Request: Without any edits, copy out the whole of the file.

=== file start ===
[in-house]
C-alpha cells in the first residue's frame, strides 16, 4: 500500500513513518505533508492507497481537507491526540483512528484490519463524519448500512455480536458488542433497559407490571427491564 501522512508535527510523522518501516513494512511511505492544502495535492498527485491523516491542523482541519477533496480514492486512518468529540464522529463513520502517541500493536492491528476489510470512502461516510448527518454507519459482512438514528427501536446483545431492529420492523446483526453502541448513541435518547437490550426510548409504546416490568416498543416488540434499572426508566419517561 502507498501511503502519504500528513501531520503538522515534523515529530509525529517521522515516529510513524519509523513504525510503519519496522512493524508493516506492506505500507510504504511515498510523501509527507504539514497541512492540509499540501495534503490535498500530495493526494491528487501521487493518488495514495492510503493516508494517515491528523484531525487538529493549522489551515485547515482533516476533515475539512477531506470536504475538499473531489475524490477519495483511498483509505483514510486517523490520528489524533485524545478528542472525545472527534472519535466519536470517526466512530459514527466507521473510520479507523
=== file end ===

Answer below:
[in-house]
C-alpha cells in the first residue's frame, strides 16, 4: 500500500513513518505533508492507497481537507491526540483512528484490519463524519448500512455480536458488542433497559407490571427491564 501522512508535527510523522518501516513494512511511505492544502495535492498527485491523516491542523482541519477533496480514492486512518468529540464522529463513520502517541500493536492491528476489510470512502461516510448527518454507519459482512438514528427501536446483545431492529420492523446483526453502541448513541435518547437490550426510548409504546416490568416498543416488540434499572426508566419517561 502507498501511503502519504500528513501531520503538522515534523515529530509525529517521522515516529510513524519509523513504525510503519519496522512493524508493516506492506505500507510504504511515498510523501509527507504539514497541512492540509499540501495534503490535498500530495493526494491528487501521487493518488495514495492510503493516508494517515491528523484531525487538529493549522489551515485547515482533516476533515475539512477531506470536504475538499473531489475524490477519495483511498483509505483514510486517523490520528489524533485524545478528542472525545472527534472519535466519536470517526466512530459514527466507521473510520479507523